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When Americans limit ourselves to the narrow viewpoints of the “left” or the “right,” it often compels us to defend the position of “our” camp without giving due respect the perspectives of all Americans.
Every liberal and every conservative believes with all their heart that they have morality on their side. They believe that they are right, and that the other side has a warped view of the world.
Living among people with differing views is part of our American legacy. It began with the first settlers of our country, who came here to practice their faith freely. America is sometimes called a melting pot, but a more accurate description would be a stew of perspectives and backgrounds. Some of us are carrots, others are potatoes.
The United States is a republic
Although we vote for our representatives in democratic elections, the word democracy doesn’t even appear in the Constitution.
How does our Constitutional Republic differ from an absolute democracy? The US government was designed to defend the minority as well as the majority opinion. A total democracy without laws to provide protection for the minority becomes mob rule. For example, without such protections, if 51% of the population decided that everyone should go to church on Sundays, or that it should be illegal to eat meat, the majority could pass a law dictating how the rest of us had to live our lives.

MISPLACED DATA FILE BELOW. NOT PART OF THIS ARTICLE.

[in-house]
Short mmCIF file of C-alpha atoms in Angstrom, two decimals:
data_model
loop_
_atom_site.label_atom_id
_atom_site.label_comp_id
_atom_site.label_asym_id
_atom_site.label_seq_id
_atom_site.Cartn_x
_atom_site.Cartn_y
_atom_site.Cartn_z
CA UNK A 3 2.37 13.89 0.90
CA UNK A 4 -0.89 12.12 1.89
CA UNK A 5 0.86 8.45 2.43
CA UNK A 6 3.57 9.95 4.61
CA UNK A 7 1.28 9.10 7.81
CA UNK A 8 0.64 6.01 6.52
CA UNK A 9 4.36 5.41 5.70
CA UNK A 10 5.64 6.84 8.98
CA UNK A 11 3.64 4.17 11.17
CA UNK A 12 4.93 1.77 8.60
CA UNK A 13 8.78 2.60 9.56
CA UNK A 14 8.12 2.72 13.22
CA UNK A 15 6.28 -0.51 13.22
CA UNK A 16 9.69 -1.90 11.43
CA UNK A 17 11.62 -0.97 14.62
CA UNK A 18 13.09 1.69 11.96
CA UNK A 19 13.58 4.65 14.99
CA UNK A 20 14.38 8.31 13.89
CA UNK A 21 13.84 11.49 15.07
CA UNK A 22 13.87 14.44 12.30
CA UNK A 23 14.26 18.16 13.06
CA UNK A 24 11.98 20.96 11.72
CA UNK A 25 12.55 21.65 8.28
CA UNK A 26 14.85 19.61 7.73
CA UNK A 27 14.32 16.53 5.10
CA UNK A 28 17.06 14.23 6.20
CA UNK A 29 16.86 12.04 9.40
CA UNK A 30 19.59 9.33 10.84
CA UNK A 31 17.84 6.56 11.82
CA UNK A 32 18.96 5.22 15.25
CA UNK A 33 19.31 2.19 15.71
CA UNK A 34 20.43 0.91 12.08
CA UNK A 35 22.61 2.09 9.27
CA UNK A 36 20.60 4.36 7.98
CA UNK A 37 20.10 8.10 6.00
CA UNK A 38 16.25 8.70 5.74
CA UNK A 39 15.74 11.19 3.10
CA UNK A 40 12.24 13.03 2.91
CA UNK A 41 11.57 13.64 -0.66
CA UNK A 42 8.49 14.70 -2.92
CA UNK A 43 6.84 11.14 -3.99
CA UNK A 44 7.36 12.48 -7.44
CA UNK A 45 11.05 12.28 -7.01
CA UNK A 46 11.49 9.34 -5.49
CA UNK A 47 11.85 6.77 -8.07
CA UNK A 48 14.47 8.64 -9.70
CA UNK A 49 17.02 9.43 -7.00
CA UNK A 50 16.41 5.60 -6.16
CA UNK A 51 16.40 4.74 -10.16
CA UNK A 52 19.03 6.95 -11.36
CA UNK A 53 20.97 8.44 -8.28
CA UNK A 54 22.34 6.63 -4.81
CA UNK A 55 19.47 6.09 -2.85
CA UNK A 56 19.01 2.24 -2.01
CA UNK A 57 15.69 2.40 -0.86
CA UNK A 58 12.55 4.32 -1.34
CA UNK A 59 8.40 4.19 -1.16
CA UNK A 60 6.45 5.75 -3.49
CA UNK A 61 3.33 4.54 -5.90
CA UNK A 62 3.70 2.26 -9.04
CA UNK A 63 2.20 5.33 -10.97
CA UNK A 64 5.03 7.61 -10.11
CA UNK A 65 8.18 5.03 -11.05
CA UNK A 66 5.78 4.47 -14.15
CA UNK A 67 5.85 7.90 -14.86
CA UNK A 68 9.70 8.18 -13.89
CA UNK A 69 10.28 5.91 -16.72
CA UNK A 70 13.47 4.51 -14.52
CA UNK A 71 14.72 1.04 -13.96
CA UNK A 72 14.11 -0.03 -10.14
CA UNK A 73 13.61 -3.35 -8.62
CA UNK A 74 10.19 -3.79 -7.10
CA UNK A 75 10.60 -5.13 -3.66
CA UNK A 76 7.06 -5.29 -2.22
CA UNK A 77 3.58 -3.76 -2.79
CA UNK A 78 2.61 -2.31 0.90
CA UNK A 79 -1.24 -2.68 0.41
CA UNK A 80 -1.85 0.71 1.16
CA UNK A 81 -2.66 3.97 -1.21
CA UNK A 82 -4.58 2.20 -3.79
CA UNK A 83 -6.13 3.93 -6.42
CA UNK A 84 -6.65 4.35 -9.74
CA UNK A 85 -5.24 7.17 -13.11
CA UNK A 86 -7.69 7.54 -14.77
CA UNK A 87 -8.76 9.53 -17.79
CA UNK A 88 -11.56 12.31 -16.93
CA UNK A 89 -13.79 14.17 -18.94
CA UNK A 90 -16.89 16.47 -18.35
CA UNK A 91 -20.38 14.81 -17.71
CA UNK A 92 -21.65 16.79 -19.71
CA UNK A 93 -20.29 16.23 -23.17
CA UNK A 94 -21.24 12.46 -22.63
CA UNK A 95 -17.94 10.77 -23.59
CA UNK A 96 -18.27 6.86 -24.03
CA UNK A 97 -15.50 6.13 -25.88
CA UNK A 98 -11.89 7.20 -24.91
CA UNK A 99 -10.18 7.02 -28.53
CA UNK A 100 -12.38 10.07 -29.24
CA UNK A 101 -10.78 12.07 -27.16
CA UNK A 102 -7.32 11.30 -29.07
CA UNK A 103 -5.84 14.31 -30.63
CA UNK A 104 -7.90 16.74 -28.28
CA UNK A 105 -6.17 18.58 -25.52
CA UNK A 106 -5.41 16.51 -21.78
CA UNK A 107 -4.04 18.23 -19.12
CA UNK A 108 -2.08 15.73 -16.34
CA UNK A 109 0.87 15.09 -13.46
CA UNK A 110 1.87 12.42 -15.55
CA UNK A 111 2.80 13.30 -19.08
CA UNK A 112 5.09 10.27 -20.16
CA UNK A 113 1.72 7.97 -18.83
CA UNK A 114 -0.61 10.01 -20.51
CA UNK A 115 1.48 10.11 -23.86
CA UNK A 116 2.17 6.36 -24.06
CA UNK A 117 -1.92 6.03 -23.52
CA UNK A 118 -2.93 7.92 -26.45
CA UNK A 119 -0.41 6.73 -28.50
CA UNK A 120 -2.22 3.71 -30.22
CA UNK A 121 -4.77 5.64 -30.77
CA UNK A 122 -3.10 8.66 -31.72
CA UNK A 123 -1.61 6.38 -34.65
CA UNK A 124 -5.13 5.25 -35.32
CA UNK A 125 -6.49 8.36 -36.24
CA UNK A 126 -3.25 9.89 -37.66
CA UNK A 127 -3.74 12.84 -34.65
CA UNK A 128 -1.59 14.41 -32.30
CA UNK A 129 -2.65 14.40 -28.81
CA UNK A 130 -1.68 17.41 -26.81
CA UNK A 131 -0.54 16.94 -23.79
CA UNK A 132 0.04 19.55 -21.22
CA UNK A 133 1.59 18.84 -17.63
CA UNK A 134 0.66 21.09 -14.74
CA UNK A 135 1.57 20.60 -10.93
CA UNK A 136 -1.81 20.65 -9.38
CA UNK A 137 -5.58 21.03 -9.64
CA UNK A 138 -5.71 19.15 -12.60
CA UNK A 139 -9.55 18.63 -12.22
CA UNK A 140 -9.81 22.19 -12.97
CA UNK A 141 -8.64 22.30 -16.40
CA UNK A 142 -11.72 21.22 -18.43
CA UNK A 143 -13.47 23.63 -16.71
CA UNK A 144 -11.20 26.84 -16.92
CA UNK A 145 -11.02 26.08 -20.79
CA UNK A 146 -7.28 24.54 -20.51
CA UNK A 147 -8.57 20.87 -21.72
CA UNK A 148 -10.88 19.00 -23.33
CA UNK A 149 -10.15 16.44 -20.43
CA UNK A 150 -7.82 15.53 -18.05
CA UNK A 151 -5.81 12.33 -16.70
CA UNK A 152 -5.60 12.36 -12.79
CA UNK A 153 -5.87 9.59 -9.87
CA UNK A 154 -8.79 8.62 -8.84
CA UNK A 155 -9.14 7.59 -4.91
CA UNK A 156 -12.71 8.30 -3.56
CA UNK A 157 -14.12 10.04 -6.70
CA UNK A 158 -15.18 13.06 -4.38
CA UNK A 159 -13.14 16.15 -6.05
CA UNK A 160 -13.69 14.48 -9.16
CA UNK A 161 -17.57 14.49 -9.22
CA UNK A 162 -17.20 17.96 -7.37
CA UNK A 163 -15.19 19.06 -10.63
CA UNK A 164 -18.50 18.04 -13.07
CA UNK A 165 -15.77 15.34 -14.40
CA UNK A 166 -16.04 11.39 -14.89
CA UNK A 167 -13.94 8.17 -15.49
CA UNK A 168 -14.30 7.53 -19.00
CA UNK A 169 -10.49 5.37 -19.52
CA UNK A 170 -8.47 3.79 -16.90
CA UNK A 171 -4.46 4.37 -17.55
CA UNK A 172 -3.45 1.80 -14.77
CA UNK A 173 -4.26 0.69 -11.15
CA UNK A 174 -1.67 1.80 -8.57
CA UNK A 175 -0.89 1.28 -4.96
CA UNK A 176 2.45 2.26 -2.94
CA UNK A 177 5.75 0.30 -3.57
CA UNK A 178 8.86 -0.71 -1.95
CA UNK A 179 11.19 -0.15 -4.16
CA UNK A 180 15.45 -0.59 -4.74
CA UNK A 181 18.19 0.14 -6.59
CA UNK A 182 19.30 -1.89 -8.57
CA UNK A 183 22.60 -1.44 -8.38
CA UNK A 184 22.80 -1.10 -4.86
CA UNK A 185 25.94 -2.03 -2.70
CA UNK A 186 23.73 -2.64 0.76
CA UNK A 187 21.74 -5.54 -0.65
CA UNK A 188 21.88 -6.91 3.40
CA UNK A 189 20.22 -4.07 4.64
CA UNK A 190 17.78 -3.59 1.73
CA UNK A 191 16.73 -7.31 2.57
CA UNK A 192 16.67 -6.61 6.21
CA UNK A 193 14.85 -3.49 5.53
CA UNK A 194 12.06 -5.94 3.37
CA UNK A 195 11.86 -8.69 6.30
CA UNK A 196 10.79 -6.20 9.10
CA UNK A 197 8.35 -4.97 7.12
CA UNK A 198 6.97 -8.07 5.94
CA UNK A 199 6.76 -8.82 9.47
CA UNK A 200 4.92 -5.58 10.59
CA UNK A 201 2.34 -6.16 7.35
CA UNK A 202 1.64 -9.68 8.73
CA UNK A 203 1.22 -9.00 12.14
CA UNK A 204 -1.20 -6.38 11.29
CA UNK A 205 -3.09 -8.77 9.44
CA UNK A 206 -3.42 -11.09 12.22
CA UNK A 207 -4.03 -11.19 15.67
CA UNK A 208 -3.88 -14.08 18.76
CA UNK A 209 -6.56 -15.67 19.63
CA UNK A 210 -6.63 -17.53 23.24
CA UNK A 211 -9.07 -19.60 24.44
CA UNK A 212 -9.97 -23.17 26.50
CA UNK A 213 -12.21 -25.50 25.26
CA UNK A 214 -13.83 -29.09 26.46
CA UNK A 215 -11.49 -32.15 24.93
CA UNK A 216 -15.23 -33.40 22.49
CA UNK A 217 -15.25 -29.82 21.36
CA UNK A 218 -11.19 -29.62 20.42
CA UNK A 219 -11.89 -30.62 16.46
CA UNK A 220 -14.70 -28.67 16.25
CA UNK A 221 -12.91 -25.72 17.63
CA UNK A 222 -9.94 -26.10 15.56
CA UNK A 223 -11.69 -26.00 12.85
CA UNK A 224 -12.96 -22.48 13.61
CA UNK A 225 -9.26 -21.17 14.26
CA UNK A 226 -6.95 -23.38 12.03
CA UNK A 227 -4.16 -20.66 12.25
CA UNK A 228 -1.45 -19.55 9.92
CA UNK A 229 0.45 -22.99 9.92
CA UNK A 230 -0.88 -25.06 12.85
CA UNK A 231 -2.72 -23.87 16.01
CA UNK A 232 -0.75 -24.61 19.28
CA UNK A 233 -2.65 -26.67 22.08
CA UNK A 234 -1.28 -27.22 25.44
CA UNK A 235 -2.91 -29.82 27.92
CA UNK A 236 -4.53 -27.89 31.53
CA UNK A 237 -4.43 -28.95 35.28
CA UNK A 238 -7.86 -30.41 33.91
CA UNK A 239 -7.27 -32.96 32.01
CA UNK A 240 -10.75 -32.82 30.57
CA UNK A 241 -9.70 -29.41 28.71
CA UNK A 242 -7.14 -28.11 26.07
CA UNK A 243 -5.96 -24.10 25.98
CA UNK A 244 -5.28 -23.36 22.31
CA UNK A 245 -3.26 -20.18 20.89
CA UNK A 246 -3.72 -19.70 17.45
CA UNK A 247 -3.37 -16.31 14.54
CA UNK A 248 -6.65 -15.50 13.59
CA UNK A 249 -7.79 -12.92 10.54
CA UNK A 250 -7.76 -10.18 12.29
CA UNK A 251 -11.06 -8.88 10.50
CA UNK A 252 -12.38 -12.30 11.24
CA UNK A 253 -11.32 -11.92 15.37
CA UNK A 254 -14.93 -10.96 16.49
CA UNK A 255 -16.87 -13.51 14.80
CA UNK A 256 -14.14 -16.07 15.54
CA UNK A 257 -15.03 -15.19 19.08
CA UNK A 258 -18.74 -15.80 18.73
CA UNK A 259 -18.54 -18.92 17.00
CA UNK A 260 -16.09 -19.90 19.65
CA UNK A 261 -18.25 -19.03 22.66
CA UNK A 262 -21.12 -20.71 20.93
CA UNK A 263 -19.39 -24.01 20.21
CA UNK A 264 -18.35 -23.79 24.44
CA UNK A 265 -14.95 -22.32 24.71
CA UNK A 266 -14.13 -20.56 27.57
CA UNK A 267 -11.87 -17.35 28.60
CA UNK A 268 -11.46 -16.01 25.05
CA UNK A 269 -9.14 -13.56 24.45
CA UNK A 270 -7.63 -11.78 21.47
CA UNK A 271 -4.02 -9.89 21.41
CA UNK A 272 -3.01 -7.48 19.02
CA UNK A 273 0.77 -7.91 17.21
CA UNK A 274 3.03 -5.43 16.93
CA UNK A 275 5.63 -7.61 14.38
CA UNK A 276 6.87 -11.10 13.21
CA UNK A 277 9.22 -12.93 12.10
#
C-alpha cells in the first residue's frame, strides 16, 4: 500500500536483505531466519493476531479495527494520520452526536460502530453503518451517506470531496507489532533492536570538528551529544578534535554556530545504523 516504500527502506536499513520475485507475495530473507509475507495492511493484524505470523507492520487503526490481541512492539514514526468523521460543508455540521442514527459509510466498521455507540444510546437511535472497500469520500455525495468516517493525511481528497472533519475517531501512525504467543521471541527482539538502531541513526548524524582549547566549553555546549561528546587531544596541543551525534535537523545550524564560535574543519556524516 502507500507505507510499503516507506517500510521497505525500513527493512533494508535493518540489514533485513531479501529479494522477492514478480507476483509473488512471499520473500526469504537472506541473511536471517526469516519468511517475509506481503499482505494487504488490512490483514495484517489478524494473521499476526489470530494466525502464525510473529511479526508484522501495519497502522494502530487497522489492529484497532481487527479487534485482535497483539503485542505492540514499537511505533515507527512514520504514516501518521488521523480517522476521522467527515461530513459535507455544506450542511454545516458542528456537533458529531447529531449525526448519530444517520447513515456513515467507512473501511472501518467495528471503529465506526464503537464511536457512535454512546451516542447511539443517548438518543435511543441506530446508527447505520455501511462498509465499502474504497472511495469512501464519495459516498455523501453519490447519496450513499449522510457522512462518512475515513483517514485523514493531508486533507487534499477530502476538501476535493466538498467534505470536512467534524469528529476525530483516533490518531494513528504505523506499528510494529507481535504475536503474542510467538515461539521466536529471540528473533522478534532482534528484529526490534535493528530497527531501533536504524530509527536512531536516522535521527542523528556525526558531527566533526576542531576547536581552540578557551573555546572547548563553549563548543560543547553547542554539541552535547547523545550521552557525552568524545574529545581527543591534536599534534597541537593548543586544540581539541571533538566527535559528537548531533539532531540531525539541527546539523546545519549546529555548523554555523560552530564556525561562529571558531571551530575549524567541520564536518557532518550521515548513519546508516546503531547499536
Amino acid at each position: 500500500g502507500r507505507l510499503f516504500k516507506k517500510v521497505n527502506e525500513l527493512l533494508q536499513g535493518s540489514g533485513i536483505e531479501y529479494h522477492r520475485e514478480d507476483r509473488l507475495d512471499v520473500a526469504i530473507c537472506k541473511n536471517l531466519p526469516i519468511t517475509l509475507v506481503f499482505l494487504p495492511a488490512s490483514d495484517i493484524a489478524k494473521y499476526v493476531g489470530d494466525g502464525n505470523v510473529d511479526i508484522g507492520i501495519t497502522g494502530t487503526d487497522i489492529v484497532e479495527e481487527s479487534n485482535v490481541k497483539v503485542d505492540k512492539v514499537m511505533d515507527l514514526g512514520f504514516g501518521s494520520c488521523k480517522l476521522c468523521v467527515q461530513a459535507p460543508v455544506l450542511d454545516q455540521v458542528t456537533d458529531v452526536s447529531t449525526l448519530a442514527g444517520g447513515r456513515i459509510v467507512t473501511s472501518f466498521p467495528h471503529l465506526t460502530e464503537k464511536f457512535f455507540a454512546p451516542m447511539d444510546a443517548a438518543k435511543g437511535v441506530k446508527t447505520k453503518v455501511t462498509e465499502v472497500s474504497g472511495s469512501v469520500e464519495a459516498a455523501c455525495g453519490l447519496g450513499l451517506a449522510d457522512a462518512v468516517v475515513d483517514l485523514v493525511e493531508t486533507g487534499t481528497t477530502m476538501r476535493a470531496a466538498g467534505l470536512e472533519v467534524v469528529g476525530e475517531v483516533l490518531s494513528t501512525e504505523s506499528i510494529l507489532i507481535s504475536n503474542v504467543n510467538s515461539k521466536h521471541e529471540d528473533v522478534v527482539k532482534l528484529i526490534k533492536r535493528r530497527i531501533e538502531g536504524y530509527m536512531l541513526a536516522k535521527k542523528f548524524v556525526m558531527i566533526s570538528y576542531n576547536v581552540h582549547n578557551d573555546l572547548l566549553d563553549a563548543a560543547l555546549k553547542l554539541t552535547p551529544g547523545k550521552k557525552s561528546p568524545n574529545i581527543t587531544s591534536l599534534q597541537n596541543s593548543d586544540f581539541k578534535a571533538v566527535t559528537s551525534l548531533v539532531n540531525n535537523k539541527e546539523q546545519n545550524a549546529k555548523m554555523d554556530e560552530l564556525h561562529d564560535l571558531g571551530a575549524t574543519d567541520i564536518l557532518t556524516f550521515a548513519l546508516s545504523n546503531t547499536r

If we are going to maintain a free republic ruled by the people, we must bear in mind that sometimes meeting the needs of one group is mutually exclusive of meeting the needs of another. Gay citizens want the right to legitimize their unions, while some churches reserve the right to condone heterosexual unions only. Sometimes we’re just not going to agree. That’s what makes us individuals.
A free society requires that we set aside our personal agendas and accept that others are free to live a lifestyle with which we are opposed. We are all free to rally, protest, and otherwise try to persuade others to think like us, but as long as they aren’t directly hurting others in the process, we shouldn’t be able to compel their actions by law.
A centralized federal government can’t resolve it all
What becomes sticky is the definition of ‘hurting others.’ There are pro-life believers who liken themselves to abolitionists: they feel that they’re standing up for the indefensible who can’t speak for themselves. On the other hand, pro-choice advocates believe that pinpointing the start of human life is subjective, so the government shouldn’t be able to tell a woman what she can do with her own body.
We must accept that it’s impossible to find a resolution that will appease both sides. Too often who we vote for in a national election becomes bogged down by subjects that should be irrelevant, distracting us from crucial national matters.